# Lim sup(an+bn) less than or equal to

1. Feb 17, 2010

### spenghali

1. The problem statement, all variables and given/known data
If limsup(an) and limsup(bn) are finite, prove that limsup(an+bn) $$\leq$$ limsup(an) + limsup(bn).

2. Relevant equations

3. The attempt at a solution
My proof seems a bit short, so if someone could please reassure me this is a valid proof, thanks in advance.

Proof: Assuming an and bn are bounded sequence. Let a > limsup(an) and b > limsup(bn). Then a+b > an+bn for all but finitely many n's. This implies that a+b $$\geq$$ limsup(an+bn). Since this hold for any a $$\geq$$ limsup(an) and any b > limsup(bn), this implies limsup(an+bn) $$\leq$$ limsup(an) + limsup(bn). QED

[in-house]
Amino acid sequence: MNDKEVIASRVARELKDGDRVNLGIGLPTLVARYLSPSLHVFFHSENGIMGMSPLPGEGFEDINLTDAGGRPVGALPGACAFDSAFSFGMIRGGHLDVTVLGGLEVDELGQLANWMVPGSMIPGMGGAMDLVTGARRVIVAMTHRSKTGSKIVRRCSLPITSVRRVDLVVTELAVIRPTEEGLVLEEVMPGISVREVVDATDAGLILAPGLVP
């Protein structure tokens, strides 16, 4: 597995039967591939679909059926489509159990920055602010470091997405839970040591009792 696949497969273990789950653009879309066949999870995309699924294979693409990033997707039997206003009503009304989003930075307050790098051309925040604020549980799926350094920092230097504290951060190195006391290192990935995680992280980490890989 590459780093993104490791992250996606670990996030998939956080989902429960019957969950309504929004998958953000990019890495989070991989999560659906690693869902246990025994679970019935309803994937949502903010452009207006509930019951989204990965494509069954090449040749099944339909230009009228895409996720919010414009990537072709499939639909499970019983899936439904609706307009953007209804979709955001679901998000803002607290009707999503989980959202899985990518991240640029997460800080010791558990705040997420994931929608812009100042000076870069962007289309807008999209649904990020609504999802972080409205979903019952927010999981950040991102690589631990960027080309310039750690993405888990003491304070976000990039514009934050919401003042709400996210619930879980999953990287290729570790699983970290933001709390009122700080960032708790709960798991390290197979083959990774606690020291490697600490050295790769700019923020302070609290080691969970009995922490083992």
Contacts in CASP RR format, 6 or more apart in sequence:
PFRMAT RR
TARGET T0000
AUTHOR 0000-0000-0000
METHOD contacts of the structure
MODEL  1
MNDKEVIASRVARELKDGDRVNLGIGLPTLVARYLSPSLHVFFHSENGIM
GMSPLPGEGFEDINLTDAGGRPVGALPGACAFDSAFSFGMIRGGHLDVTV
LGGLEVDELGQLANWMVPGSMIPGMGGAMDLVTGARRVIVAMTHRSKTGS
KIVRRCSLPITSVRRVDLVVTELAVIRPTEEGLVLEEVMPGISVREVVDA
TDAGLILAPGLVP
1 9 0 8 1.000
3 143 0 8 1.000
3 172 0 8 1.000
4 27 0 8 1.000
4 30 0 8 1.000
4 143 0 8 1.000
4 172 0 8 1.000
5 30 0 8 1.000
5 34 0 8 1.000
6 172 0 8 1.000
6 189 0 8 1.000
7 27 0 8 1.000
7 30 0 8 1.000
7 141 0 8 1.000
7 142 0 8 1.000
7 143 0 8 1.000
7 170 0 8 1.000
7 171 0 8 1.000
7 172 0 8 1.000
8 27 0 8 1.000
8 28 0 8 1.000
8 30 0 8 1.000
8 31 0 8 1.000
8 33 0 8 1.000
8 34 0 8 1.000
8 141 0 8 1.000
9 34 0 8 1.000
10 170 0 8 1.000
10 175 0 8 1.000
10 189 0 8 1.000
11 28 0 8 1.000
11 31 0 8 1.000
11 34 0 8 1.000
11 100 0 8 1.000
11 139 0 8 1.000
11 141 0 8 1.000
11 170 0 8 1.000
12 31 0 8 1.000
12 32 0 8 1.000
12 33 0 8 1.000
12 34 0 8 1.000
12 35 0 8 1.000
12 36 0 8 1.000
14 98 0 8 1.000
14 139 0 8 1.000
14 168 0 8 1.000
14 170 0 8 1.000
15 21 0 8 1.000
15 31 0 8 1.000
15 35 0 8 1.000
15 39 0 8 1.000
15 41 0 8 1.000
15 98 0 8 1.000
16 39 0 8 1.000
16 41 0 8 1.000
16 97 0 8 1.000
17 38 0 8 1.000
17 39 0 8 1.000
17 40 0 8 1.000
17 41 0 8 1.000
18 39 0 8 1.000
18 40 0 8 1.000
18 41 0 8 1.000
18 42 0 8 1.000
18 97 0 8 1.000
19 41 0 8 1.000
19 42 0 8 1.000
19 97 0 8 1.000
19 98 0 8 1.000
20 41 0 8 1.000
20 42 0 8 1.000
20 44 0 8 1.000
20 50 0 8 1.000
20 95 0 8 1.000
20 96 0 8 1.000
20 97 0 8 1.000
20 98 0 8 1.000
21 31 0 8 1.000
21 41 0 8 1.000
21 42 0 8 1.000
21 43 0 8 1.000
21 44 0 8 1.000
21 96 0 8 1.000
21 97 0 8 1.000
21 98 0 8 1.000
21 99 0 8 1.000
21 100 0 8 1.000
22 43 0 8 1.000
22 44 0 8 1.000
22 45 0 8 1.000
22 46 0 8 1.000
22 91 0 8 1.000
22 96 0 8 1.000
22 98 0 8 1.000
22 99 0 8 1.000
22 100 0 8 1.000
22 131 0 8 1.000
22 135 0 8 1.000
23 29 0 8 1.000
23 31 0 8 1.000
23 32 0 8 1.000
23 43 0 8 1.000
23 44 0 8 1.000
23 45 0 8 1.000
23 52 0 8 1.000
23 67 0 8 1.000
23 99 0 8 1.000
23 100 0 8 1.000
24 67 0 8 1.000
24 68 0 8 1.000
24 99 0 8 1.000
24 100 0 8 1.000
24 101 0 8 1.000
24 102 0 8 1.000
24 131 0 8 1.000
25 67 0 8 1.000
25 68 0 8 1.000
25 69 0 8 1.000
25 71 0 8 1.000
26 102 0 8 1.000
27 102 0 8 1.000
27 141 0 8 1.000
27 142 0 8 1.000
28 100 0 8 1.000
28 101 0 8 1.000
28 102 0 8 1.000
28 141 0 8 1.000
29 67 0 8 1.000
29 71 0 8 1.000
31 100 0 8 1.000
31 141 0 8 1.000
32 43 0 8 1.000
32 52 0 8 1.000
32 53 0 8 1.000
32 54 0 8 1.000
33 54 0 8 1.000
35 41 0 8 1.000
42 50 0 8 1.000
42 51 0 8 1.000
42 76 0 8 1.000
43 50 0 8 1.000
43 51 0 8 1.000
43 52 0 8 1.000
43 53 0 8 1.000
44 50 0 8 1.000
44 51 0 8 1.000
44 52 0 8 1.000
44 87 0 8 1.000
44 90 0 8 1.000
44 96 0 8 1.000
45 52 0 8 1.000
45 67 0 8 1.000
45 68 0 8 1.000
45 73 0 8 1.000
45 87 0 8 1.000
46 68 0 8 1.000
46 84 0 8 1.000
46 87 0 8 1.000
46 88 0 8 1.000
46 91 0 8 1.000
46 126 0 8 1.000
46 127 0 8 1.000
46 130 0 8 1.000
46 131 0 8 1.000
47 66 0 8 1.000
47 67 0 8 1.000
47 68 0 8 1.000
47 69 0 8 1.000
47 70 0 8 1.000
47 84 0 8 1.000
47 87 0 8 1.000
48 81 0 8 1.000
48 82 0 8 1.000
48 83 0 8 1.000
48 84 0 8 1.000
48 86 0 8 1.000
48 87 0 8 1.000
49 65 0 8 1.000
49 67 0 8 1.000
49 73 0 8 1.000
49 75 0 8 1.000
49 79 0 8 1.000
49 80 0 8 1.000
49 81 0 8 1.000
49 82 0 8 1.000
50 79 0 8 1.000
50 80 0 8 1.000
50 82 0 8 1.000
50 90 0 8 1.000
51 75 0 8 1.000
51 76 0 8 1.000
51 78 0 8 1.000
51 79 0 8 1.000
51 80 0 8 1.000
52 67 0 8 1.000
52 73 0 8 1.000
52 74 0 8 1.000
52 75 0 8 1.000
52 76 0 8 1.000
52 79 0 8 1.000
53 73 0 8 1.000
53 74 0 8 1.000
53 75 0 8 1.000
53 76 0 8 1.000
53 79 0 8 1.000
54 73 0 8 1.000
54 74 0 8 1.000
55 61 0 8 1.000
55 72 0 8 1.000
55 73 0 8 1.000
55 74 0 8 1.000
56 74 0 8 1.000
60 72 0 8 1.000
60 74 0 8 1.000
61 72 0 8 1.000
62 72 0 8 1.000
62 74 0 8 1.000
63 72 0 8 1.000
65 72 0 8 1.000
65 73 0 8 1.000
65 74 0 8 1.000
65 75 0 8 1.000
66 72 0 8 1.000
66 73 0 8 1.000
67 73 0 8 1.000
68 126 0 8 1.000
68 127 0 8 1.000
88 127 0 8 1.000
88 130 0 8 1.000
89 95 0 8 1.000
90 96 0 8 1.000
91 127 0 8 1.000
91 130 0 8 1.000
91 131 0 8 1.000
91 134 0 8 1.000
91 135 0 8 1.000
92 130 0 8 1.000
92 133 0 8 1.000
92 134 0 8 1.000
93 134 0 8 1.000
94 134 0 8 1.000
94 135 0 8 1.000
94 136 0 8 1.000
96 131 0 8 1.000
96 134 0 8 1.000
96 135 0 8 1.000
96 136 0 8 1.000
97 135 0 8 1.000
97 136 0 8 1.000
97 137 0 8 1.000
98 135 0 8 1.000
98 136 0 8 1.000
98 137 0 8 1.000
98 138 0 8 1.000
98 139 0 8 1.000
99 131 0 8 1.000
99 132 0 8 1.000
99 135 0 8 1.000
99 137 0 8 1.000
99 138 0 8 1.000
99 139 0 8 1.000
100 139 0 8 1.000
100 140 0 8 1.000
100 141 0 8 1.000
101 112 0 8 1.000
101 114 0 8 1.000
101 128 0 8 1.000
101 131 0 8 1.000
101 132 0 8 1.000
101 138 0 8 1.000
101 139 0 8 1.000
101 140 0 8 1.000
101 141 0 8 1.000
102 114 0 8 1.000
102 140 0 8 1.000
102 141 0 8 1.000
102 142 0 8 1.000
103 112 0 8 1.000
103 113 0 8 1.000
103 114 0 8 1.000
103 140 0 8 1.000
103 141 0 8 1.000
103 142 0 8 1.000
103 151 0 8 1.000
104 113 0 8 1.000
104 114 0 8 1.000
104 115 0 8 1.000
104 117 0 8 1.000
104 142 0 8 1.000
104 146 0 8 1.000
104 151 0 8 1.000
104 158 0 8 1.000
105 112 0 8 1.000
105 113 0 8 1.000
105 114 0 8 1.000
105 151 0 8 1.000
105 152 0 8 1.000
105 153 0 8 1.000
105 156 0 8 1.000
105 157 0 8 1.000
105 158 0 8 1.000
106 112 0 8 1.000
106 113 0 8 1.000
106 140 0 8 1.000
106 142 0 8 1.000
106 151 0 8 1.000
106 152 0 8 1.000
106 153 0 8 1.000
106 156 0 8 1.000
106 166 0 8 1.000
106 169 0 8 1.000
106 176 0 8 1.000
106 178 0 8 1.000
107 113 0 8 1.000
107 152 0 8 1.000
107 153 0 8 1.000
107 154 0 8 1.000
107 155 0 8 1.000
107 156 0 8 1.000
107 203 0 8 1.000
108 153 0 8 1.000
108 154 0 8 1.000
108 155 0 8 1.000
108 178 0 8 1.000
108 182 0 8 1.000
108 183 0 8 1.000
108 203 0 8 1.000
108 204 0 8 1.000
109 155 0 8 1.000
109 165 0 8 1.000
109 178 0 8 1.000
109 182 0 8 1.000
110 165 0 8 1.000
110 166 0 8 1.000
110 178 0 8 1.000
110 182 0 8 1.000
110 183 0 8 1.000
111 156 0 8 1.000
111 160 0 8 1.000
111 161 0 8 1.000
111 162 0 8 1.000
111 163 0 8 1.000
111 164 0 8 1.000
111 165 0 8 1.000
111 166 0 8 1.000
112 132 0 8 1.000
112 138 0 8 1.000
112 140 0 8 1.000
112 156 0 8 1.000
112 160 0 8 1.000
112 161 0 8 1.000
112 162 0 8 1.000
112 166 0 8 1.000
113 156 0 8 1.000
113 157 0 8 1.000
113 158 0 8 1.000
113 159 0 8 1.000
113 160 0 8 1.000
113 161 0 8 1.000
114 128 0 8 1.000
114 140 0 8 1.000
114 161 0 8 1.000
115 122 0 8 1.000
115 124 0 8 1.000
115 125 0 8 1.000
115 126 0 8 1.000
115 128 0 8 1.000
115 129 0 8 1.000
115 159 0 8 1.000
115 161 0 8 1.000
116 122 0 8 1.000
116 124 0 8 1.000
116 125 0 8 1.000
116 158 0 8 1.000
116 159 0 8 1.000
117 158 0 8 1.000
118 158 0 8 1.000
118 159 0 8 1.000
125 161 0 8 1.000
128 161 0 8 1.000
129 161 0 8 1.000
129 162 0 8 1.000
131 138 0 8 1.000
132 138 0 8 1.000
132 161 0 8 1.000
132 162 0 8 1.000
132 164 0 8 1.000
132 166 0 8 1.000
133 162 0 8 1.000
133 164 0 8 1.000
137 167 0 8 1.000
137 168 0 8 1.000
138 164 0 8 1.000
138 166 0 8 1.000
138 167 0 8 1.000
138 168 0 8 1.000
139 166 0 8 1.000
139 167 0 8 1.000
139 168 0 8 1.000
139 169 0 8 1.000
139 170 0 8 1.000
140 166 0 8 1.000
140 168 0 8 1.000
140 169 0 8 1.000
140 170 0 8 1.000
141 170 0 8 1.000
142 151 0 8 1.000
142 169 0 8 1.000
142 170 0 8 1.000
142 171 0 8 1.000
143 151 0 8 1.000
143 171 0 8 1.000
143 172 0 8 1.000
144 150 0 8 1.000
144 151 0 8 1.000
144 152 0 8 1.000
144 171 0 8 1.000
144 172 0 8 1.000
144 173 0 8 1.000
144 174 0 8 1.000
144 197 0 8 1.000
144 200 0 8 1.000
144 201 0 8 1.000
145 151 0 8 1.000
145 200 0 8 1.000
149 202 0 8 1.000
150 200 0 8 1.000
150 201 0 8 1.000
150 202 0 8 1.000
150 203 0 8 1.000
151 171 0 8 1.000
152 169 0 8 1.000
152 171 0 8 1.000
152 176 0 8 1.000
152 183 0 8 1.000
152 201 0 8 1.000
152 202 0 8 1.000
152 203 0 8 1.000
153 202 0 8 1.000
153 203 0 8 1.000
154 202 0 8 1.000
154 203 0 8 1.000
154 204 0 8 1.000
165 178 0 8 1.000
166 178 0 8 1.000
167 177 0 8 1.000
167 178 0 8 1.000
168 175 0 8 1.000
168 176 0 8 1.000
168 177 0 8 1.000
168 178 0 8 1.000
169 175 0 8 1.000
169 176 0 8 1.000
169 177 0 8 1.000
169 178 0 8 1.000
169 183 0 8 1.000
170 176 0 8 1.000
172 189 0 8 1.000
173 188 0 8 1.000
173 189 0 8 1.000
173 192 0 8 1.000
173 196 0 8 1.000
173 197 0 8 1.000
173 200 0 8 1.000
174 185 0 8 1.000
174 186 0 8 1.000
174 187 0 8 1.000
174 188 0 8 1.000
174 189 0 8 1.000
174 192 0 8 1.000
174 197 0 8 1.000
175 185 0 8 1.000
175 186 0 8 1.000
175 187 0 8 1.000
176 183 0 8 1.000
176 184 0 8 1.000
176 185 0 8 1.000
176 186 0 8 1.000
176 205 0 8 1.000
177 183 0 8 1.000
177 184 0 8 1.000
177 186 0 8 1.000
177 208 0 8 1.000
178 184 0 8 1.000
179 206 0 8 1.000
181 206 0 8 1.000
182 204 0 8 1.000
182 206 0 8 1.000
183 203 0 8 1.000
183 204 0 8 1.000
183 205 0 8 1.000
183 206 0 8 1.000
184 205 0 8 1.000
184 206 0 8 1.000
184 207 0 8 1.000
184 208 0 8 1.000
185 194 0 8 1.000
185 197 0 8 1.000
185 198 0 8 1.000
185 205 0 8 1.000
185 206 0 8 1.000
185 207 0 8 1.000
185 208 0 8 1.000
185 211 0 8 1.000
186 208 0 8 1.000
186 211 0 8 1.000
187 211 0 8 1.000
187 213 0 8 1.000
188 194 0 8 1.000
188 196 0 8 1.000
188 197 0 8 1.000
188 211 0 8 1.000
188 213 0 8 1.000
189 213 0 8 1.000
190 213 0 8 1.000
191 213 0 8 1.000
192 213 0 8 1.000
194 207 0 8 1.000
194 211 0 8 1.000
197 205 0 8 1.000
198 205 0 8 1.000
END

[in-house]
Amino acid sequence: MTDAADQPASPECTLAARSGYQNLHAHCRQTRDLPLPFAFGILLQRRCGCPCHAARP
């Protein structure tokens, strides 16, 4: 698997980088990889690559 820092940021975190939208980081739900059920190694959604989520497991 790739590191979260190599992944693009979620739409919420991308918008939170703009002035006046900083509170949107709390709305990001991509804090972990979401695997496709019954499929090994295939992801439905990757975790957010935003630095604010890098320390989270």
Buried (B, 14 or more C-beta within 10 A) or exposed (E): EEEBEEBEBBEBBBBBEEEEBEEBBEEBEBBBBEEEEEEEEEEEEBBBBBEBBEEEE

2. Feb 18, 2010

### lanedance

looks reasonable to me (though i am rusty at this)

so just to sum up

an > limsup(an), bn > limsup(bn) for only finitley many n

an + bn > limsup(an + bn) for only finitley many n

which implies
limsup(an + bn) <= limsup(an) + limsup(bn)

Last edited: Feb 18, 2010
3. Feb 18, 2010

### spenghali

thanks for the input, unfortunately my professor refused to tell me if i was right.

4. Feb 20, 2010

### some_dude

Your first sentence is too strong an assumption. E.g., let x_n = -n, if n even, 1 otherwise. Then lim sup x_n = 1, but the sequence {x_n} is not bounded.

Edit: oops, I just looked at your proof, you didn't even use the boundedness...

Last edited: Feb 20, 2010